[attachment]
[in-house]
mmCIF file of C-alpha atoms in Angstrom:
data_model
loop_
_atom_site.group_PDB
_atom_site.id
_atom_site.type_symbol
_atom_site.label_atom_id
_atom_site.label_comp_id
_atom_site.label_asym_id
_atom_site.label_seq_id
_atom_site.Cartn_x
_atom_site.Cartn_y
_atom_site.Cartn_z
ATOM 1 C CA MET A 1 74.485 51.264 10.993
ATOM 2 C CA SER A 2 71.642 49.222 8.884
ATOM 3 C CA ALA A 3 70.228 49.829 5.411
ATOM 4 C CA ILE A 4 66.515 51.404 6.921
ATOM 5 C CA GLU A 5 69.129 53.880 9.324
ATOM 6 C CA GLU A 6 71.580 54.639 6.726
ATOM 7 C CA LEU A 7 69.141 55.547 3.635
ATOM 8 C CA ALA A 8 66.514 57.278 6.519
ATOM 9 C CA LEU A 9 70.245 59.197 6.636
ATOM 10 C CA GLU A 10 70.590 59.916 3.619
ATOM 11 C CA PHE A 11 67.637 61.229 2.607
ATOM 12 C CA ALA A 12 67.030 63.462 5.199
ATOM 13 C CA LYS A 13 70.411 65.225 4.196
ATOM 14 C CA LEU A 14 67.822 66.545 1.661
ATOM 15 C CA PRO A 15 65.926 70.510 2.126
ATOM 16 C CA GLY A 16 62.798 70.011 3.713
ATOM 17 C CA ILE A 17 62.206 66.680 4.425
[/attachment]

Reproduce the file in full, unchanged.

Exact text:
[in-house]
mmCIF file of C-alpha atoms in Angstrom:
data_model
loop_
_atom_site.group_PDB
_atom_site.id
_atom_site.type_symbol
_atom_site.label_atom_id
_atom_site.label_comp_id
_atom_site.label_asym_id
_atom_site.label_seq_id
_atom_site.Cartn_x
_atom_site.Cartn_y
_atom_site.Cartn_z
ATOM 1 C CA MET A 1 74.485 51.264 10.993
ATOM 2 C CA SER A 2 71.642 49.222 8.884
ATOM 3 C CA ALA A 3 70.228 49.829 5.411
ATOM 4 C CA ILE A 4 66.515 51.404 6.921
ATOM 5 C CA GLU A 5 69.129 53.880 9.324
ATOM 6 C CA GLU A 6 71.580 54.639 6.726
ATOM 7 C CA LEU A 7 69.141 55.547 3.635
ATOM 8 C CA ALA A 8 66.514 57.278 6.519
ATOM 9 C CA LEU A 9 70.245 59.197 6.636
ATOM 10 C CA GLU A 10 70.590 59.916 3.619
ATOM 11 C CA PHE A 11 67.637 61.229 2.607
ATOM 12 C CA ALA A 12 67.030 63.462 5.199
ATOM 13 C CA LYS A 13 70.411 65.225 4.196
ATOM 14 C CA LEU A 14 67.822 66.545 1.661
ATOM 15 C CA PRO A 15 65.926 70.510 2.126
ATOM 16 C CA GLY A 16 62.798 70.011 3.713
ATOM 17 C CA ILE A 17 62.206 66.680 4.425